|Posted on May 25, 2012 at 9:50 PM|
When a phase to ground or phase to phase short occurs at over 250 volts there is a potential for an arc flash/blast. The severity of the incident depends on a number of factors including the distance to the supply transformer, the rated fault current of that transformer, the size of the conductors coming from the transformer and the rating of the over current device. An arc flash/blast emits massive amounts of energy referred to as Incident Energy.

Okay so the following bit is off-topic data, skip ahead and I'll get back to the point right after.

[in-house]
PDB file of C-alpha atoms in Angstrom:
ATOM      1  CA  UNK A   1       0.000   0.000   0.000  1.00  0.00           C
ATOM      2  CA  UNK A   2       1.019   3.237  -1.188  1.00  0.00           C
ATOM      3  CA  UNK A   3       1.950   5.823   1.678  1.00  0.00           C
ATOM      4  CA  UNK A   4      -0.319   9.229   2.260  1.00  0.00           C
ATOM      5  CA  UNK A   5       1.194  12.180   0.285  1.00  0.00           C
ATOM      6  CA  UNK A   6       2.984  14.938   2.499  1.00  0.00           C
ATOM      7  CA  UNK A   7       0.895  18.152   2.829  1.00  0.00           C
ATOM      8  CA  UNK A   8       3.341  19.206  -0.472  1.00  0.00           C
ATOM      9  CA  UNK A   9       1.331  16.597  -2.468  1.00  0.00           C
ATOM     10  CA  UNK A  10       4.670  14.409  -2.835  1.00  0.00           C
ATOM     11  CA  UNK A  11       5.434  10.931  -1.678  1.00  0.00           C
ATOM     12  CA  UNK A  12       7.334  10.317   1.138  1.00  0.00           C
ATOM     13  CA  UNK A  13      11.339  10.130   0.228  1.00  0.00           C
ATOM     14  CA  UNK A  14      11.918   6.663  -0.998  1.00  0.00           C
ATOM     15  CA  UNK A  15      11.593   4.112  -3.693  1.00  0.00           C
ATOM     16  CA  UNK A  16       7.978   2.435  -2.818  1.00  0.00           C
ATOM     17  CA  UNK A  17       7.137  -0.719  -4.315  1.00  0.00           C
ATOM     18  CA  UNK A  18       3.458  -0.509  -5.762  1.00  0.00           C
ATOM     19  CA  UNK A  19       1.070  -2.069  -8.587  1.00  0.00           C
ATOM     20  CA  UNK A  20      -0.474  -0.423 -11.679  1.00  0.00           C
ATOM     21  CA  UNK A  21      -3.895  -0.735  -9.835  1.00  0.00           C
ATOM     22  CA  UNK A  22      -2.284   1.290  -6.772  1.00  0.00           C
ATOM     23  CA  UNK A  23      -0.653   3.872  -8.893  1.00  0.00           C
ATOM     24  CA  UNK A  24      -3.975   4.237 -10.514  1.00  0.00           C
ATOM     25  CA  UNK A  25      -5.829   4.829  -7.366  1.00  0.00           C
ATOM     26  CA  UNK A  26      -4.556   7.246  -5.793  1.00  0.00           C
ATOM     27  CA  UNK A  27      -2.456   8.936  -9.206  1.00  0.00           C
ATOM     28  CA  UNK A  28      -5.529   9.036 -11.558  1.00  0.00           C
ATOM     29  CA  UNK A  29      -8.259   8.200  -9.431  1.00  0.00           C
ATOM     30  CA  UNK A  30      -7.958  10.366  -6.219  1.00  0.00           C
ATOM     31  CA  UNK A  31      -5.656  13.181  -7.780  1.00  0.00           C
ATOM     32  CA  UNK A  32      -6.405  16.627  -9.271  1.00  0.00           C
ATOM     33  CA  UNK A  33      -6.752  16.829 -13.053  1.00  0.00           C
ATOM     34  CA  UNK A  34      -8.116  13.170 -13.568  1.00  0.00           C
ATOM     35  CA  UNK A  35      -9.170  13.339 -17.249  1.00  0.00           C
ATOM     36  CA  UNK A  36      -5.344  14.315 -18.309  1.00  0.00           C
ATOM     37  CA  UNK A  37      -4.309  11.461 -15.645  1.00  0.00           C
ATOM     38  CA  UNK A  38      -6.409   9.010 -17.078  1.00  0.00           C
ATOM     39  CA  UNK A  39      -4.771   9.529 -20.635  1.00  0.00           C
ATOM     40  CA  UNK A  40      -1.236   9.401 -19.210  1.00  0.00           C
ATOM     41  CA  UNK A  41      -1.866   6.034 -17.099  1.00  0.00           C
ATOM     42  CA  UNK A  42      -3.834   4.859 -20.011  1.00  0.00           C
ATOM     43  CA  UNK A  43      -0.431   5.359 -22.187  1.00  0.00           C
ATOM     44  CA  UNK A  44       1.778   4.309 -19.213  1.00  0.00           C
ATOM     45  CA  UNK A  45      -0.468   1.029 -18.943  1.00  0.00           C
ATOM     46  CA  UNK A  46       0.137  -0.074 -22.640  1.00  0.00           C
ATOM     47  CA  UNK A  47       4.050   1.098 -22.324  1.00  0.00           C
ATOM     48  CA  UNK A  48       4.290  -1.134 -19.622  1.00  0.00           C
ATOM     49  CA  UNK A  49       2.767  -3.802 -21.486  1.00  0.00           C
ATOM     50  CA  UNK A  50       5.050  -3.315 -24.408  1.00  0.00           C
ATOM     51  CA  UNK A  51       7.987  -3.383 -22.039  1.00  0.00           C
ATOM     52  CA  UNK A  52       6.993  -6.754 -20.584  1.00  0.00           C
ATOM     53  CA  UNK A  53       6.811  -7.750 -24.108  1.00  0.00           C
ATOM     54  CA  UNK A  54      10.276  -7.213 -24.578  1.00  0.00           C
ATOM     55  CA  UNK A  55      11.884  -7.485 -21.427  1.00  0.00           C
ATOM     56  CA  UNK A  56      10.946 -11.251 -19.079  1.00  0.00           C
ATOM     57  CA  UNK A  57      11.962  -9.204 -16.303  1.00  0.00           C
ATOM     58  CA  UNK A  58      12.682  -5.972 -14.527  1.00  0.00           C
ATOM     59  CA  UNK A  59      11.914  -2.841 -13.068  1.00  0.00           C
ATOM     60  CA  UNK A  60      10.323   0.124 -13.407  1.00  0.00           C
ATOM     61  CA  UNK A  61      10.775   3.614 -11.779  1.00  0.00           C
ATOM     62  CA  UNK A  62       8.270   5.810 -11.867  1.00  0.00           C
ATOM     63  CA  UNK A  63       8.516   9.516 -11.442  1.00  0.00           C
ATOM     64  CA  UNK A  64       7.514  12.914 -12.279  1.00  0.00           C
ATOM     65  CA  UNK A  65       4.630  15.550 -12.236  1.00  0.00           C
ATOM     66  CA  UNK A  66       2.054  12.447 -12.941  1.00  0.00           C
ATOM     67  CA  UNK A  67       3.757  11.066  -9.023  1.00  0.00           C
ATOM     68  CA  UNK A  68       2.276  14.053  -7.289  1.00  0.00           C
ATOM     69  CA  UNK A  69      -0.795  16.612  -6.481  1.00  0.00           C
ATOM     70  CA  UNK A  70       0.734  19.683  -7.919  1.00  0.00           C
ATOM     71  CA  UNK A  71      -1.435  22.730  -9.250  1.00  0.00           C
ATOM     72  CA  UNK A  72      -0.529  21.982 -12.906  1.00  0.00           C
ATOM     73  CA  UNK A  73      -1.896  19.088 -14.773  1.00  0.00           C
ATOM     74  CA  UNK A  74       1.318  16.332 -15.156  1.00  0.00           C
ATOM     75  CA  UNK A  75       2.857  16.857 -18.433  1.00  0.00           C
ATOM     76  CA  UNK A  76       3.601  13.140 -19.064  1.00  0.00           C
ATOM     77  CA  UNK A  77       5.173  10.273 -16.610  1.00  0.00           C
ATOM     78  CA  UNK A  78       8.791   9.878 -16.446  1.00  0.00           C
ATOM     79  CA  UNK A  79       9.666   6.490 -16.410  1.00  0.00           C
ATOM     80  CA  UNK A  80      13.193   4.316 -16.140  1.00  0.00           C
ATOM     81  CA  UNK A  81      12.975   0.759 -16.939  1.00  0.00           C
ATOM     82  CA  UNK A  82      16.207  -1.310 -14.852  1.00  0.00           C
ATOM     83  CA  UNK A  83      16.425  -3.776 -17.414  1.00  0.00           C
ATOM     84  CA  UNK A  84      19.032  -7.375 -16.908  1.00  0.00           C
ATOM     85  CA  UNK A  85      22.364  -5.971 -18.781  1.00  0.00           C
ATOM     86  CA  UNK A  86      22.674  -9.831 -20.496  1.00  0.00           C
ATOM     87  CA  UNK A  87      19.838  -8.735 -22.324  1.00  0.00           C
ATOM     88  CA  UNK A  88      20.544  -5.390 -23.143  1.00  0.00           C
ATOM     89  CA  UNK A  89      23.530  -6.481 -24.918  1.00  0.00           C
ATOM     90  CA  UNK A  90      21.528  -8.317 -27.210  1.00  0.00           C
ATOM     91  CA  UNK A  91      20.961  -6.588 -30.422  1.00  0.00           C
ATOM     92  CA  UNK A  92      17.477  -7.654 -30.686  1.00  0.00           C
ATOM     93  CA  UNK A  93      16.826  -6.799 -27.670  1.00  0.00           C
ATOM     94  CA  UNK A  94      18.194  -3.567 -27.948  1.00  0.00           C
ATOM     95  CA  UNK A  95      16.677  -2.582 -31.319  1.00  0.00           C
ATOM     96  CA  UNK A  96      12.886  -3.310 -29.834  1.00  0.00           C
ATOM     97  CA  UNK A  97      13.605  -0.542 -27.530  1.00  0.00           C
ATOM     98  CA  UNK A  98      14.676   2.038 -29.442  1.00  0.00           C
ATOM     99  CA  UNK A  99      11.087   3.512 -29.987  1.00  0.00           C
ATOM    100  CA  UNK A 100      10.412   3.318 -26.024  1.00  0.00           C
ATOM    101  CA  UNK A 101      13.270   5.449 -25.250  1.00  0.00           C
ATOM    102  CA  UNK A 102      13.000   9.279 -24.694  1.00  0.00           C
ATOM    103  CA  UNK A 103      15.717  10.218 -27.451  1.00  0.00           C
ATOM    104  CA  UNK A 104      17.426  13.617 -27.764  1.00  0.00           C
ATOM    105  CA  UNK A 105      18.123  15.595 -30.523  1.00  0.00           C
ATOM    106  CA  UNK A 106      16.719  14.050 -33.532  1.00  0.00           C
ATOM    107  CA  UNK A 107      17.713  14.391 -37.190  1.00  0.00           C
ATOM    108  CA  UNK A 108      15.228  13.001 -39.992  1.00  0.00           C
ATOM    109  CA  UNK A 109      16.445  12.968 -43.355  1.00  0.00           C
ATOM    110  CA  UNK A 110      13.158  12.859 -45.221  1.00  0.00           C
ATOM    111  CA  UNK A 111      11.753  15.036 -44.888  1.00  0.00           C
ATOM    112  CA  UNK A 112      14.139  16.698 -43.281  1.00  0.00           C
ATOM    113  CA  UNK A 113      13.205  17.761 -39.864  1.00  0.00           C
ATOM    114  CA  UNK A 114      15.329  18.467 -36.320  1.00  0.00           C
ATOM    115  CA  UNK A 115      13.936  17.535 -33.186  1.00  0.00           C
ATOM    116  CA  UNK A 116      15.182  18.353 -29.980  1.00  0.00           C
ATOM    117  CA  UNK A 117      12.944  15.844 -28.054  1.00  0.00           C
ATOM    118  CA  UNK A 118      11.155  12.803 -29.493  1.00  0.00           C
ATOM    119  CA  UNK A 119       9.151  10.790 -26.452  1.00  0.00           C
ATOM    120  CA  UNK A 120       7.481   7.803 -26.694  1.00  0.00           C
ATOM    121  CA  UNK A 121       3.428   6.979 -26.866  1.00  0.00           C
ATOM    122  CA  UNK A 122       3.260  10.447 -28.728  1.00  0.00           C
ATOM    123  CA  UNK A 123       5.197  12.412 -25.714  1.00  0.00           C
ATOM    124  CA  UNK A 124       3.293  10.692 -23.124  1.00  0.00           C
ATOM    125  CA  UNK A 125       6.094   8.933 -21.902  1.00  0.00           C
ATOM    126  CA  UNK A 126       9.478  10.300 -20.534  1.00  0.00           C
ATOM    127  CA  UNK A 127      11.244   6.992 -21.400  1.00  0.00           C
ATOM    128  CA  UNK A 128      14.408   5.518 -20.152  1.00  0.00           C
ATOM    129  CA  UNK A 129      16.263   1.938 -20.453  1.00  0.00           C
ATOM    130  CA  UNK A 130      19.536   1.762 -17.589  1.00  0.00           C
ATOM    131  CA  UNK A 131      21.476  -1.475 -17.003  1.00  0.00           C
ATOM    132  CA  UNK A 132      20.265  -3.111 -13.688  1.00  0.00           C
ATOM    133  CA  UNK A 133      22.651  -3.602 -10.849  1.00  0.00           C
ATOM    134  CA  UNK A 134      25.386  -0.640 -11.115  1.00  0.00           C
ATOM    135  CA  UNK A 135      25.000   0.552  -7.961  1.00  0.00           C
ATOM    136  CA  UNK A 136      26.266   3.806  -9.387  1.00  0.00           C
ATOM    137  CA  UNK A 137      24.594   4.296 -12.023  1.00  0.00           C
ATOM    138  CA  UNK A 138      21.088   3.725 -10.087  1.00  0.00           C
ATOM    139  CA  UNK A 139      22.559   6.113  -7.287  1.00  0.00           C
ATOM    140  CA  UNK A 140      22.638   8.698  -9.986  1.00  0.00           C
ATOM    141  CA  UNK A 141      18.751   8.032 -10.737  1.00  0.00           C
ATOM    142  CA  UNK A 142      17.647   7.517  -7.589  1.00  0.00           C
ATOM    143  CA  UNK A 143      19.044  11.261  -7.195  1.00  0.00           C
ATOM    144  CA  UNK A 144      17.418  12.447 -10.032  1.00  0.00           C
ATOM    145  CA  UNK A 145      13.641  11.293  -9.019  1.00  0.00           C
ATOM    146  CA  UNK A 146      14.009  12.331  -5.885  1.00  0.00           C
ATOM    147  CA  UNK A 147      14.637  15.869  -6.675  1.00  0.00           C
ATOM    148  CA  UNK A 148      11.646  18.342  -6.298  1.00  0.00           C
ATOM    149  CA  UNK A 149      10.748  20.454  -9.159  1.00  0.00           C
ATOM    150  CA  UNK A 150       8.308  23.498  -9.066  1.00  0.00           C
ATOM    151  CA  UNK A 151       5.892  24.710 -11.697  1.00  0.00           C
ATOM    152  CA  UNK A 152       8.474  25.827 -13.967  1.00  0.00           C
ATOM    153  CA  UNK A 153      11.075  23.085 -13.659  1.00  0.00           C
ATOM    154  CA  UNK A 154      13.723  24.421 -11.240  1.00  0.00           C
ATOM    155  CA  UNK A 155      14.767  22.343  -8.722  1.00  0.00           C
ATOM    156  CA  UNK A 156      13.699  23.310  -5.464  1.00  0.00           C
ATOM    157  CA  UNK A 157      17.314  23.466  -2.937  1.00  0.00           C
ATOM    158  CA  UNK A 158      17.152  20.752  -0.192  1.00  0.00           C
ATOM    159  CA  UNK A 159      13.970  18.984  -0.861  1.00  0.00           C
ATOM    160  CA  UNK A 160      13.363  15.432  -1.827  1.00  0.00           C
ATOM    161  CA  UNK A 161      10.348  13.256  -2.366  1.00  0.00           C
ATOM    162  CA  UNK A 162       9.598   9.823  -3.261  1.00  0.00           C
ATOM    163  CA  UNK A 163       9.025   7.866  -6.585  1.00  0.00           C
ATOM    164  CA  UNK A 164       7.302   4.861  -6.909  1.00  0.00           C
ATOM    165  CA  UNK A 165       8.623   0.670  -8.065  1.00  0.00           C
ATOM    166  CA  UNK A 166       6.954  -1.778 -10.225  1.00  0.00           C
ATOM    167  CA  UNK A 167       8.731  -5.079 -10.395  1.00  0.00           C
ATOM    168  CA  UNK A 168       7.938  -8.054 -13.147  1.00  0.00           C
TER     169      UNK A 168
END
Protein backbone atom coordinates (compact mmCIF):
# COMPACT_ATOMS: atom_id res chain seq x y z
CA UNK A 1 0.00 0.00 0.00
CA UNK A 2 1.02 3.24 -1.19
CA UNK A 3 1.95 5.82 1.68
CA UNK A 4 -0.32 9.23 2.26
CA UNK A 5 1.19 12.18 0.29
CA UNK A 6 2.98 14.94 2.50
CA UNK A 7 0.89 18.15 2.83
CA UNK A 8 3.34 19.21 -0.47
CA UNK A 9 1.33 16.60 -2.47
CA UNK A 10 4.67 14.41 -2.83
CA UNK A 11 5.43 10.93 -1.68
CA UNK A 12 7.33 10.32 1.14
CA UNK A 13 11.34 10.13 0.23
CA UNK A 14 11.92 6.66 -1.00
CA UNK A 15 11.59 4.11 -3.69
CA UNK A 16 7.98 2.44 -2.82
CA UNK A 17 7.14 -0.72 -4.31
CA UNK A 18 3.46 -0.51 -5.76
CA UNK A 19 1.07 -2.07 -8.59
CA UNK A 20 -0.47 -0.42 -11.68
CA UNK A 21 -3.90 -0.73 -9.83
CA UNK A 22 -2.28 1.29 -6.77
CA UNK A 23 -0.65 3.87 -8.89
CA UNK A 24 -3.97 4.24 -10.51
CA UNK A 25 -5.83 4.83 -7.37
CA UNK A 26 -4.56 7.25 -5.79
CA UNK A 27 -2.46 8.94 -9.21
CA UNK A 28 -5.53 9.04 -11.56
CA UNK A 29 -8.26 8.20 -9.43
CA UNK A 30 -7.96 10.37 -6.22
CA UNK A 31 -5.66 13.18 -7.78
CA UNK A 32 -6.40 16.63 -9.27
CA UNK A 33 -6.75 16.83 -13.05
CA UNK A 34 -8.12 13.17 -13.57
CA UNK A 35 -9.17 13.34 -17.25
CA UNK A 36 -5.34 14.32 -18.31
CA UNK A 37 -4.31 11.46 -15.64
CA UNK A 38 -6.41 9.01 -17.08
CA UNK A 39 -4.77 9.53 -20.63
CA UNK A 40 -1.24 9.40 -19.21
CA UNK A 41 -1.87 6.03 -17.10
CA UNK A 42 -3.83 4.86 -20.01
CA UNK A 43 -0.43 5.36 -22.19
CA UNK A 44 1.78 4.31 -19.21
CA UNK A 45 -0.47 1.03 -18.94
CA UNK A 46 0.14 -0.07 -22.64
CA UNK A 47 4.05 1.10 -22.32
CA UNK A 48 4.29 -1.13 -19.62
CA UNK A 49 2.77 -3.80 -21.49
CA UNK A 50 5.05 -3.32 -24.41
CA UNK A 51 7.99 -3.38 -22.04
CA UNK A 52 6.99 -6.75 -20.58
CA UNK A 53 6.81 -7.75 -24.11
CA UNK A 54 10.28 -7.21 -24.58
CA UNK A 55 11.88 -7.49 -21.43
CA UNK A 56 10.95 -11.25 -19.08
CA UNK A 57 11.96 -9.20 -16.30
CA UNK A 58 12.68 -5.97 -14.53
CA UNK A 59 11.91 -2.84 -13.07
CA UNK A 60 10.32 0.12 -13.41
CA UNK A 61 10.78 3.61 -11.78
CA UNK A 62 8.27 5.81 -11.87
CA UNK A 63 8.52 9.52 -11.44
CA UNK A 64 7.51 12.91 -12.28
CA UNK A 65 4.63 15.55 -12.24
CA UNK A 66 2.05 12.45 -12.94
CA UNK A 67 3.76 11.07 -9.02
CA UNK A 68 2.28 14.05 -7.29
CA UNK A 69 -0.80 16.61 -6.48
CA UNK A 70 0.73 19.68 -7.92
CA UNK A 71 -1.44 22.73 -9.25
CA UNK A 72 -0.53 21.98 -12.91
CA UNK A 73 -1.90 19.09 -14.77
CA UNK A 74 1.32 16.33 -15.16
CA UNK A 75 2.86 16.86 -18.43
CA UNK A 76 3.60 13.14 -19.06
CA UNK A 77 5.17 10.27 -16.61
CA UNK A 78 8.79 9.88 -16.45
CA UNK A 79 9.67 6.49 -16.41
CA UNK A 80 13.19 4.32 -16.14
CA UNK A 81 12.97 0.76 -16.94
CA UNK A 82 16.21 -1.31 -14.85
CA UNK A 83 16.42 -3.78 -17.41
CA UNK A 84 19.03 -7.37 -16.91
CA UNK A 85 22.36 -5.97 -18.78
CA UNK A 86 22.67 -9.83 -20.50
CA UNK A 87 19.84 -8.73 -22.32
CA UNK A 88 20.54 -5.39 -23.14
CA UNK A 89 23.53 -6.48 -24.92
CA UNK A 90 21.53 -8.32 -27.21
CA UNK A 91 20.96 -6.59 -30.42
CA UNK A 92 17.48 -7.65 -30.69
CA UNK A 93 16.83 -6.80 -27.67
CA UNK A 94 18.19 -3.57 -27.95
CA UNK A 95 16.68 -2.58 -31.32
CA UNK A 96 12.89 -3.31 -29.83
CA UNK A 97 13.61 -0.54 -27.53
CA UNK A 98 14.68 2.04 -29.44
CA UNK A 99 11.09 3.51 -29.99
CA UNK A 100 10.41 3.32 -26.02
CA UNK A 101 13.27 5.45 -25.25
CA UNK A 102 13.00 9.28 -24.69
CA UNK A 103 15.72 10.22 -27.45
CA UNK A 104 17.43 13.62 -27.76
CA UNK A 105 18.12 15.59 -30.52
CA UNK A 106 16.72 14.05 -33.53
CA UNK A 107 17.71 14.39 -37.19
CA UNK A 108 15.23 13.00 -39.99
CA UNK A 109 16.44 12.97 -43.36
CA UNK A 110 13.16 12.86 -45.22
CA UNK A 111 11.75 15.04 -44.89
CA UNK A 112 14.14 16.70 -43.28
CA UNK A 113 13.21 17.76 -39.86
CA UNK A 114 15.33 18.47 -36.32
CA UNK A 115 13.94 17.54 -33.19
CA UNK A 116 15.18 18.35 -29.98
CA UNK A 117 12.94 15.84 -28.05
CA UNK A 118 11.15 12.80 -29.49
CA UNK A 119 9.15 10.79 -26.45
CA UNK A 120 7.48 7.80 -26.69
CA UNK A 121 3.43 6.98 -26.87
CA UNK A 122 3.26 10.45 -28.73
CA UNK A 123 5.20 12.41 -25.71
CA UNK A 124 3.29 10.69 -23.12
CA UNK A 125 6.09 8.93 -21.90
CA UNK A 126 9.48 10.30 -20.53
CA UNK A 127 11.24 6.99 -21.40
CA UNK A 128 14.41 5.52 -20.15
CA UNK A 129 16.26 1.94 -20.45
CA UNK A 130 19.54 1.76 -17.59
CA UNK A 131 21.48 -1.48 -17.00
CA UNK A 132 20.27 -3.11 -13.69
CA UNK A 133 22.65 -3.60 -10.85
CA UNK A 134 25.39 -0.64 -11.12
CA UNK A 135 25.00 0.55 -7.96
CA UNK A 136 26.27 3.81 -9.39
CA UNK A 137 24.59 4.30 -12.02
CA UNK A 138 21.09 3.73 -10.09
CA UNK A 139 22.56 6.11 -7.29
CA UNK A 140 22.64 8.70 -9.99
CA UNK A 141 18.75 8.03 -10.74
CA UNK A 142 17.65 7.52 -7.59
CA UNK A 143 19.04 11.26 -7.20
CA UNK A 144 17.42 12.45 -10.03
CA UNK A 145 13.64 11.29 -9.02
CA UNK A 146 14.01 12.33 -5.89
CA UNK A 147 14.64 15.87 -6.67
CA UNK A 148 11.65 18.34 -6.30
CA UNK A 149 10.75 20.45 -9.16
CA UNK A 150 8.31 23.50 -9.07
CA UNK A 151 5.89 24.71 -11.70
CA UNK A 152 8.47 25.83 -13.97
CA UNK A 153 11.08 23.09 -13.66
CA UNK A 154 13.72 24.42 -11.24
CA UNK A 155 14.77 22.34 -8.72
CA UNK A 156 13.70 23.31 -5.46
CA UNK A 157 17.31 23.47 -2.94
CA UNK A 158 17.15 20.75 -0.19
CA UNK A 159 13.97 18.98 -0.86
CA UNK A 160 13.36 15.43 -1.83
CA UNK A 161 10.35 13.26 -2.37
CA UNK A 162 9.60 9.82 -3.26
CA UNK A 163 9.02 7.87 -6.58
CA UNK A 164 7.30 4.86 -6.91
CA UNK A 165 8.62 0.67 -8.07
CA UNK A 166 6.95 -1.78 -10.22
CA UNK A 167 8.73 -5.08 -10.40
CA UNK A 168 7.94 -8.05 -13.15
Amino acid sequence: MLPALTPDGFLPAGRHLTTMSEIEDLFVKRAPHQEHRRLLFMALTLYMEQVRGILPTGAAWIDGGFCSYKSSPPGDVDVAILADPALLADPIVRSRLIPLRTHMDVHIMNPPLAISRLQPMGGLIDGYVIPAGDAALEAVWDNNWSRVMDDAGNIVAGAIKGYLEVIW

Incident Energy: The amount of energy impressed on a surface, a certain distance from the source, generated during an electrical arc event. One of the units used to measure incident energy is calories per centimeter squared. (cal/cm²)
An Arc flash can reach temperatures of 35,000˚F (four times hotter than the suns surface) at these temperatures copper will expand to 67,000 times its' original mass.
1.2 cal/cm² - 2nd degree burns
1.5 cal/cm² - 3rd degree burns
4 cal/cm² - Hazard Risk Category 1 (HRC1)
8 cal/cm² - HRC2
25 cal/cm² - HRC3
40 cal/cm² - HRC4